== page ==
Fifty years ago today, millions of Americans joined epic anti-war protests in Washington, DC, and across the United States. Organized by young activists who had cut their teeth on the peace politics of the 1968 Democratic primary between candidates Eugene McCarthy and Robert F. Kennedy, the October 15, 1969, Moratorium to End the War in Vietnam took the movement back to the streets for mass demonstrations, as students activists joined newly formed “Veterans for Peace” chapters, civil rights activists, migrant farmworkers, CEOs, and socialists to declare that it was time to give peace a chance.
The Moratorium was everywhere, from the steps of the Douglas County Courthouse in Omaha, Nebraska, to Trinity Church at the head of Wall Street in New York City. In Washington, a quarter-million Americans joined in a candlelight march from the Lincoln Memorial to the White House. They were led by Coretta Scott King, who hailed the nonviolent protests as a continuation of the campaigning of her late husband, the Rev. Martin Luther King Jr., for an end to the war that had diverted so much energy and so many resources from the struggle for economic and social justice at home.
It is by chance that the 50th anniversary of the Moratorium falls this year on the same day as the fourth round of Democratic presidential debates. Today’s Democratic Party leadership is neither so historically inclined nor so prescient to have timed a debate with an eye toward highlighting the contribution of peace movements and peace candidates.
This Democratic Party is different from the one that rejected its anti-war contenders in 1968. But it’s still a party that struggles to define itself when it comes to questions of war and peace, interventions abroad, and bloated military budgets. That’s just one reason it makes sense to demand what we will not get tonight: a debate focused exclusively on issues of war and peace, militarism and imperialism, instead of anecdotal discussions that touch on a past vote or the latest crisis created by President Trump, Democrats need to have a full and robust debate on these issues and issues like them.
I have argued before and will keep arguing that the Democrats should schedule an issue-focused debate on the climate crisis. It is absurd for the candidates to refer to climate change as the existential crisis of our time and yet hold debates in which the crisis is discussed for a few minutes on the way to another review of where the candidates stand on the issues they have already pontificated upon.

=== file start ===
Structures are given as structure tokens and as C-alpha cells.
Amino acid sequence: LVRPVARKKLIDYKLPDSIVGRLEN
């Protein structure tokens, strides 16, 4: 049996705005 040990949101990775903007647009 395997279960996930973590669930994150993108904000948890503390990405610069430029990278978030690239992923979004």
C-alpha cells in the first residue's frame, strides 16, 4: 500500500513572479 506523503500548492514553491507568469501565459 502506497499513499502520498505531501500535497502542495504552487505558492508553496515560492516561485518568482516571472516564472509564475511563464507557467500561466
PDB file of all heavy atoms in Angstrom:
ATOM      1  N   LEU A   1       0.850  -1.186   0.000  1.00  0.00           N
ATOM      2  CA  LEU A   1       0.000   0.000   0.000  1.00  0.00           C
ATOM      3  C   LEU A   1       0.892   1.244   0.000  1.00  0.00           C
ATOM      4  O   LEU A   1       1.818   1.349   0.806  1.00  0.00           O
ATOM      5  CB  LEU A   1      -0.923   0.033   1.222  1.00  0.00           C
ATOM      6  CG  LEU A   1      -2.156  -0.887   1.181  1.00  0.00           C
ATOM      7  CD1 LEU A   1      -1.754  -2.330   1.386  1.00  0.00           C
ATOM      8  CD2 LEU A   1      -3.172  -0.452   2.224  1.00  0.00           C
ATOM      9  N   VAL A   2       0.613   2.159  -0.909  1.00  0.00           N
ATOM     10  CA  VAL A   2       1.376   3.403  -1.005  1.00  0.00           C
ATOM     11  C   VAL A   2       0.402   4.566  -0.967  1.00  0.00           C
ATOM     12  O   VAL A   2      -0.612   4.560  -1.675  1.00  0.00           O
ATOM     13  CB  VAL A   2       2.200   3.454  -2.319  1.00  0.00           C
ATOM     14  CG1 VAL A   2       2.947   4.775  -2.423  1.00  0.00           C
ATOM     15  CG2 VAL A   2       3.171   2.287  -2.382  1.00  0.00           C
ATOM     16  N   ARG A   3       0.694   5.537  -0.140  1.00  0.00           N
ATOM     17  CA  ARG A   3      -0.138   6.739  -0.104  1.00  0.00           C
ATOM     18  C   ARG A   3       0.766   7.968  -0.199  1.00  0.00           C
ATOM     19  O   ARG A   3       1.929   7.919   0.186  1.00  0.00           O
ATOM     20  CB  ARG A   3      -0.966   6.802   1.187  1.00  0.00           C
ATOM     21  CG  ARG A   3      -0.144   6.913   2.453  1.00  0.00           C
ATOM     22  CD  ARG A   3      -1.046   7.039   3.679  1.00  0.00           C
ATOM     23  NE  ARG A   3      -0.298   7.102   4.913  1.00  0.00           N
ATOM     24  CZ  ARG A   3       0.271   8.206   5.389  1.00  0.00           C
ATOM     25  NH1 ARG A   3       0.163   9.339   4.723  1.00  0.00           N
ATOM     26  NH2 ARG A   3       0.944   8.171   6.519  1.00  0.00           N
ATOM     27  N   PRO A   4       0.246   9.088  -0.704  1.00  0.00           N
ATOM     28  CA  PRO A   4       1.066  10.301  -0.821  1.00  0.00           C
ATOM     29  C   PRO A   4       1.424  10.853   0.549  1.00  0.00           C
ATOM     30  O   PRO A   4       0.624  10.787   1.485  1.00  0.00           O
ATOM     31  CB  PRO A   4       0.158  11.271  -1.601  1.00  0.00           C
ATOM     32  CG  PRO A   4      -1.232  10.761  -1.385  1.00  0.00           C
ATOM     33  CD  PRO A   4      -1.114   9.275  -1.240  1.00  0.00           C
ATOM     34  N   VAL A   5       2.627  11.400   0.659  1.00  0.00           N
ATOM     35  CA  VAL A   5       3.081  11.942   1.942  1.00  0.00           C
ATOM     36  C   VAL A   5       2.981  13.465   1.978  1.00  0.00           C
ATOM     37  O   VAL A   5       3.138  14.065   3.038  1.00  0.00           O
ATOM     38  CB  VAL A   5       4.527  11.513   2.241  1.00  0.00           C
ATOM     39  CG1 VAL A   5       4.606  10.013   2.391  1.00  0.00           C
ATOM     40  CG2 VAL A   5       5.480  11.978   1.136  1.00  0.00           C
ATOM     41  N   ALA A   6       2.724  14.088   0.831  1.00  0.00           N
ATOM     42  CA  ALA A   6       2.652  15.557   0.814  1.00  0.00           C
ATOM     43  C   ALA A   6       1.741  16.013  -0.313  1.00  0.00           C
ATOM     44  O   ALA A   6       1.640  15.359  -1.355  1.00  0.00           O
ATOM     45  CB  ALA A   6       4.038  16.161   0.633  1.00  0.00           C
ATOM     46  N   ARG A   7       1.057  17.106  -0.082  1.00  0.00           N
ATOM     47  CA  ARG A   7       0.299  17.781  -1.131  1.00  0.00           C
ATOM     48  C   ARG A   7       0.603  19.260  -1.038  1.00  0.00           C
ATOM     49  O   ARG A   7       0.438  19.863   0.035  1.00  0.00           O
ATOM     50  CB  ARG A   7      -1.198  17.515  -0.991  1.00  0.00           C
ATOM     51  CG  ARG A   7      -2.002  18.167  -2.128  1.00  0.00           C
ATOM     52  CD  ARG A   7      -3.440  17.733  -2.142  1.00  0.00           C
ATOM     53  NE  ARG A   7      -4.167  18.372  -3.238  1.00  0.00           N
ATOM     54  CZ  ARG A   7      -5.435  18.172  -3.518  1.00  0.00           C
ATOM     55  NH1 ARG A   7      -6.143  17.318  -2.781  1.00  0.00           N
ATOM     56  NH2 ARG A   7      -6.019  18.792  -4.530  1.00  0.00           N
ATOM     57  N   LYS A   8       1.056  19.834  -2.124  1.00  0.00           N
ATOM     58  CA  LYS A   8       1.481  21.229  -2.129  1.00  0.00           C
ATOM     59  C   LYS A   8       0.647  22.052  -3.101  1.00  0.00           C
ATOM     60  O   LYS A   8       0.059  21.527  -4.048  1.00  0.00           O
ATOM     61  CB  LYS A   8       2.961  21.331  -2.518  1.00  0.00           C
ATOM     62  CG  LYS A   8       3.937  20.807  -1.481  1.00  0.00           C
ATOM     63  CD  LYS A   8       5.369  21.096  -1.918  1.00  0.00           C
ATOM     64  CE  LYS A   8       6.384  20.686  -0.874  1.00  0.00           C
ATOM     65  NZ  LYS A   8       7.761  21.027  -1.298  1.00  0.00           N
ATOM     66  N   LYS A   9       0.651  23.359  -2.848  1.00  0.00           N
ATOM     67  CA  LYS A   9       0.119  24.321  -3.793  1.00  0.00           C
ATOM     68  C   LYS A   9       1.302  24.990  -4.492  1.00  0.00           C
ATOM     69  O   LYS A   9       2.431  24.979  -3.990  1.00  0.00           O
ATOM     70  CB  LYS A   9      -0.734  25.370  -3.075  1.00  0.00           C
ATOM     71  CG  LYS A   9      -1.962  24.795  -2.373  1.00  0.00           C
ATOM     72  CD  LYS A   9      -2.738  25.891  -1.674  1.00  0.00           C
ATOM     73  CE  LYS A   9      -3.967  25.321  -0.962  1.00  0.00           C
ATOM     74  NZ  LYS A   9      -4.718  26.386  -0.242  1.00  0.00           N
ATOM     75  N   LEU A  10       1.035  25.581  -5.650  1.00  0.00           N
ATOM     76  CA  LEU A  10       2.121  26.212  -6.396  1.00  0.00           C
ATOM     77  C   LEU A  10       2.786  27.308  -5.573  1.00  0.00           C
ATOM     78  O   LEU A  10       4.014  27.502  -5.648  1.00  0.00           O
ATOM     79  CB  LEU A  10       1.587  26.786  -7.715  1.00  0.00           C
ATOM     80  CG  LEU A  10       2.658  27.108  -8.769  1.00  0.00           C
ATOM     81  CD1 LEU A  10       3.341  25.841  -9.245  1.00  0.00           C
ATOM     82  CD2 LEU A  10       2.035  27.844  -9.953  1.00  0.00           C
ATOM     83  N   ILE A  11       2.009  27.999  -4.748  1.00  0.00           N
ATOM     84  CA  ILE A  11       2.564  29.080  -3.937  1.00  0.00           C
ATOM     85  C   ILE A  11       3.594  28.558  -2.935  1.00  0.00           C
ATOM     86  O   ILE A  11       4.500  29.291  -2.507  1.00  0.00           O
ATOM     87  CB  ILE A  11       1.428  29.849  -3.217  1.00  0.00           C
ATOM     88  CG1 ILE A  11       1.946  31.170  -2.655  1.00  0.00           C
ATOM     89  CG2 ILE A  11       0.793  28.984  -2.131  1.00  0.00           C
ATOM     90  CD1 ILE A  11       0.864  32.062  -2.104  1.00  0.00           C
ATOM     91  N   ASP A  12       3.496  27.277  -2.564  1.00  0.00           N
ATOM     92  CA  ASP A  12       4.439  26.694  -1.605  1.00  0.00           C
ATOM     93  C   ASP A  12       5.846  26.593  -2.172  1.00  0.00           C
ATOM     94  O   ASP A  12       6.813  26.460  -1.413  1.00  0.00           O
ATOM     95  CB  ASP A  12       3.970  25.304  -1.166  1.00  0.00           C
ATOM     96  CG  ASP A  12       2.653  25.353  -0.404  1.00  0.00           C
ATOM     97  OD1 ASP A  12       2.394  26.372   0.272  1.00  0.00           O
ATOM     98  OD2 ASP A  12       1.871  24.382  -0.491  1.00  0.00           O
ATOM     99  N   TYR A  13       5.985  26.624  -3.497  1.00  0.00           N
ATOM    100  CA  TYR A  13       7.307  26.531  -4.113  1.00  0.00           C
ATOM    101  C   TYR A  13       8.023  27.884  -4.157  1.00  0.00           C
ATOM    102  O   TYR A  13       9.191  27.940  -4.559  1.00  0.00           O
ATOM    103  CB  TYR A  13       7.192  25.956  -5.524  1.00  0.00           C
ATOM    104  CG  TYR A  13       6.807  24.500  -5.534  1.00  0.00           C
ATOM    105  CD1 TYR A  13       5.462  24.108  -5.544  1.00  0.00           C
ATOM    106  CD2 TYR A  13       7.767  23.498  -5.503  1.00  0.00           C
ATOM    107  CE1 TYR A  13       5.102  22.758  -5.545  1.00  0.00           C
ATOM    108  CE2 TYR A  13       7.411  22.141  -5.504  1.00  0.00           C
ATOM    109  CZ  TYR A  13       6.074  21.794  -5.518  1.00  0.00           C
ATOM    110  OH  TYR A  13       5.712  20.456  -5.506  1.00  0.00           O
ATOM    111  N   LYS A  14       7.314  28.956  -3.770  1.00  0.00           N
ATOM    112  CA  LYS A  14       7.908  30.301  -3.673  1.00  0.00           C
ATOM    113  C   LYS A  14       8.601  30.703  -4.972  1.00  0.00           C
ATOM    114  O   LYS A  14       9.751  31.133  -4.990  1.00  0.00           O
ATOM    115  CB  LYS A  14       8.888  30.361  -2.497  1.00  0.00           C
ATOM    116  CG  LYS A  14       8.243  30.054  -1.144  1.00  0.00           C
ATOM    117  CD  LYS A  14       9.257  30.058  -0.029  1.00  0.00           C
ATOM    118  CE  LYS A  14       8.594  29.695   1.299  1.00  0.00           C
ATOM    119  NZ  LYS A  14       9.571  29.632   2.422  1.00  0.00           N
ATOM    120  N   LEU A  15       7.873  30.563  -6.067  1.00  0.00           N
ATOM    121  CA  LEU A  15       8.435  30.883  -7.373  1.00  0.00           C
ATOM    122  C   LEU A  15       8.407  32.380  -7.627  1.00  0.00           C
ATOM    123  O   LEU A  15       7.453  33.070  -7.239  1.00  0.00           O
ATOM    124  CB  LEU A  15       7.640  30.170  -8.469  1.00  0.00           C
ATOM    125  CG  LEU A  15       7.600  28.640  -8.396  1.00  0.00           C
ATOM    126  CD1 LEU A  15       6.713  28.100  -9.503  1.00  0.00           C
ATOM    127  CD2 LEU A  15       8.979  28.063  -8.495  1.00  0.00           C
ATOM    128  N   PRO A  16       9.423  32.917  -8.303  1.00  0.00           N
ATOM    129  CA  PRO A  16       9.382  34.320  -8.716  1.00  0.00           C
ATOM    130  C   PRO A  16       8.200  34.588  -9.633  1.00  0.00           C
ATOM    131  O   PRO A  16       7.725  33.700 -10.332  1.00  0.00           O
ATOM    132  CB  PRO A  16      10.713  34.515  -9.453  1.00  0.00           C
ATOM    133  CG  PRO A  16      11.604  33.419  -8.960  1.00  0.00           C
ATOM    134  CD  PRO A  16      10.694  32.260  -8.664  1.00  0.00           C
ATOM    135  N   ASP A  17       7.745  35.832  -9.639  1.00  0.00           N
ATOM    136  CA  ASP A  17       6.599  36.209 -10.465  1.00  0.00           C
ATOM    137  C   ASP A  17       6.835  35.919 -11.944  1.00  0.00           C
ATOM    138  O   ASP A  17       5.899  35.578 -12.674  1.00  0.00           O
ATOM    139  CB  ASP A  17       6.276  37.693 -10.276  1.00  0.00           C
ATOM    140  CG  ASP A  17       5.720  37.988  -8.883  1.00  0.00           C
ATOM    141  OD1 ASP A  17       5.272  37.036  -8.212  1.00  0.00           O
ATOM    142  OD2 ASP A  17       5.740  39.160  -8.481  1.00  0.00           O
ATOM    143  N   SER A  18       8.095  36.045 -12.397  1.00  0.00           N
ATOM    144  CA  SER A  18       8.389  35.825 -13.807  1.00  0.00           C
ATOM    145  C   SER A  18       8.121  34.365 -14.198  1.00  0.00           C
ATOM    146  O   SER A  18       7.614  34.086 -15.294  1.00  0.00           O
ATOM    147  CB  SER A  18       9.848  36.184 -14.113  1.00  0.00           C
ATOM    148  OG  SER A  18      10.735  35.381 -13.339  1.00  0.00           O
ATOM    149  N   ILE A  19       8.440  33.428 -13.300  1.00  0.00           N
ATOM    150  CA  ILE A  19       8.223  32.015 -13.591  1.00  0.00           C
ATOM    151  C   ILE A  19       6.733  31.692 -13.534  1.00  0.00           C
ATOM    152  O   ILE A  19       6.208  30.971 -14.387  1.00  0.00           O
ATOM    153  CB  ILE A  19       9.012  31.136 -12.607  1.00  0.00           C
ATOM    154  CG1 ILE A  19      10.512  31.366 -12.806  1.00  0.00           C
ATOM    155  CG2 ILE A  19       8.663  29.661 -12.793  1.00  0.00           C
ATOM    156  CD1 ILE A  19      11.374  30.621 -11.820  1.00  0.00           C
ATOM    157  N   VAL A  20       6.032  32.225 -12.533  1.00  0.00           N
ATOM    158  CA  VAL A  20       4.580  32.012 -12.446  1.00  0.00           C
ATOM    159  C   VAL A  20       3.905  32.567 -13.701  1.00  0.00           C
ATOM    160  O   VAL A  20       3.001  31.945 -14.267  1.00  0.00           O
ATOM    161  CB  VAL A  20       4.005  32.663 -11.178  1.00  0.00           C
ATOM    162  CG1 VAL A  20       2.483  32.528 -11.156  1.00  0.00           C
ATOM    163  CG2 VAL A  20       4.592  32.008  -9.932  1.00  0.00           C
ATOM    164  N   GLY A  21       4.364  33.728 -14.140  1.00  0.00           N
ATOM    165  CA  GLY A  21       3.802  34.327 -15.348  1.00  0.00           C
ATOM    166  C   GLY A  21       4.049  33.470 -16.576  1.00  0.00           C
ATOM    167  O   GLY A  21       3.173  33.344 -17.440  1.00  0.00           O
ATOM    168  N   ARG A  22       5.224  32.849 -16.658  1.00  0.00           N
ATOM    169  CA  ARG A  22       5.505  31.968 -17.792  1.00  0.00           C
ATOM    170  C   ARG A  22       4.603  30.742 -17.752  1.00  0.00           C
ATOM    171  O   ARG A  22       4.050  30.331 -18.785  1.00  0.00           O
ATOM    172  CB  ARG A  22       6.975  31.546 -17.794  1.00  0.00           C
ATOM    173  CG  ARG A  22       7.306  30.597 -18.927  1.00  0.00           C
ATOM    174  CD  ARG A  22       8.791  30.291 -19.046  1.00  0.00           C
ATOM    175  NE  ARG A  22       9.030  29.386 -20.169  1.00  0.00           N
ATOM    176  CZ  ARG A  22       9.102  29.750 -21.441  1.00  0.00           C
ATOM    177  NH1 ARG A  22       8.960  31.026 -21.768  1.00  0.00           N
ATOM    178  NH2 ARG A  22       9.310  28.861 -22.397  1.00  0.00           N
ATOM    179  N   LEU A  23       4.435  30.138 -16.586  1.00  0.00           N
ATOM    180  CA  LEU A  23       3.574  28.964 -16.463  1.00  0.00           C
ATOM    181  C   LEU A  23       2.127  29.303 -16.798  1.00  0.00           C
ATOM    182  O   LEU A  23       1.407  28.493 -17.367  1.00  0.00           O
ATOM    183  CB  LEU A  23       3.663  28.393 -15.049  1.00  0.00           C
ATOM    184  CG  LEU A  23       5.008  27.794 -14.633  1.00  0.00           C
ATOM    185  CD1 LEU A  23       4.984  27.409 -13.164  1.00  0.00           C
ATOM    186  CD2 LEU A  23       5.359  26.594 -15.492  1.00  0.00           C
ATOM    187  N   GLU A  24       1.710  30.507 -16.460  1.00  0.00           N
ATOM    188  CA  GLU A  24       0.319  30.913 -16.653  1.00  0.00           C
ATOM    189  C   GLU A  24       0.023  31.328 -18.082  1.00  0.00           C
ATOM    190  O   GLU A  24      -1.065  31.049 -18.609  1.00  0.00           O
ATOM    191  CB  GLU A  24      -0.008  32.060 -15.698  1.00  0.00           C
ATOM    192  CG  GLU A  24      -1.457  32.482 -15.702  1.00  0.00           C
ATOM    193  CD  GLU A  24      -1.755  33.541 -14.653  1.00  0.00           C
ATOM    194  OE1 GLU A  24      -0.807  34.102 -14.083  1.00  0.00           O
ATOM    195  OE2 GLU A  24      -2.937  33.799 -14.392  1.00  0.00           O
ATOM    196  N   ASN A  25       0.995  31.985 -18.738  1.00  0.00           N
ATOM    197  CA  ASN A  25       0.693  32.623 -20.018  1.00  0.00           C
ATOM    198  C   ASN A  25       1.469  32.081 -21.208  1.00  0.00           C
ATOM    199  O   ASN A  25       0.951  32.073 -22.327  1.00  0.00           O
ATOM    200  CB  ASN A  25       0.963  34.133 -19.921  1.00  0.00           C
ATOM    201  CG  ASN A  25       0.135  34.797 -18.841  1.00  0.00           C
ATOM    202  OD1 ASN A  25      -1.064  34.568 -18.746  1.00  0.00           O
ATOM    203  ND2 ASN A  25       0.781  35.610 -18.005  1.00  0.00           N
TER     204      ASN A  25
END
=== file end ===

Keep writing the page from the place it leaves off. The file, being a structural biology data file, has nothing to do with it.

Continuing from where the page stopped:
The climate debate deserves its own debate night because it’s about the future of our species. The war-and-peace debate deserves its own night for the same reason.
Anyone who doubts this should pause and consider the complex questions that have arisen since President Trump ordered US troops to leave northern Syria, giving Turkey the green light to attack the Kurds and create violent chaos that extends with each passing day. Should the United States have had troops in Syria in the first place? Why were those troops dispatched to Syria without a formal congressional debate and declaration of war? And what responsibility does a president have—once troops have been sent into a conflict zone and alliances have been formed—to end the deployment thoughtfully and ethically?
Now, multiply those questions out to cover all the regions of the world to which US troops have been deployed. Start asking about all the expenses—human, diplomatic, and economic—that result from those deployments. And get a simple “yes” or “no” from each presidential candidate on whether they agree with Representative Ro Rhanna when he says that “Congress decides when we go to war. That is a fundamental aspect of our system of checks and balances.”
It is clear that there are more than enough topics for what would be much more than a single-issue debate. It would pin down former vice president Joe Biden, who seems to be a bit confused about the meaning (and lasting consequences) of his vote to authorize the Iraq invasion. That’s just one of the issues Biden needs to more thoroughly address.
But it’s not just about Biden. A war-and-peace debate would give candidates who have thought these issues through a chance to shine—and to help advance the conversation. I’ve talked with a number of the contenders about war-and-peace issues and, frankly, I’ve been impressed. Vermont Senator Bernie Sanders is right when he says, “We need to rethink the militaristic approach that has undermined the United States’ moral authority, caused allies to question our ability to lead, drained our tax coffers, and corroded our own democracy.”
So, too, is Massachusetts Senator Elizabeth Warren, who made a lot of sense in September when she told the Council on Foreign Relations, “Our repeated mistake has been to ignore the relationship between a strong and vibrant America and our effectiveness at advancing our interests abroad. By treating foreign policy as separate from domestic policy, we have repeatedly misspent our strength overseas while leaving vital needs at home unattended. We have the world’s largest economy but have failed to pursue foreign policies that prioritize American workers. We have the world’s strongest military, but we fight too many wars.”
A lot of the signals that are being sent by these candidates are good. But it is one thing to present a position paper or answer a few questions. It is something else altogether to debate the issues, to identify differences between the contenders and to see how comfortable the candidates are with these issues. That’s a debate that the Democrats need to have.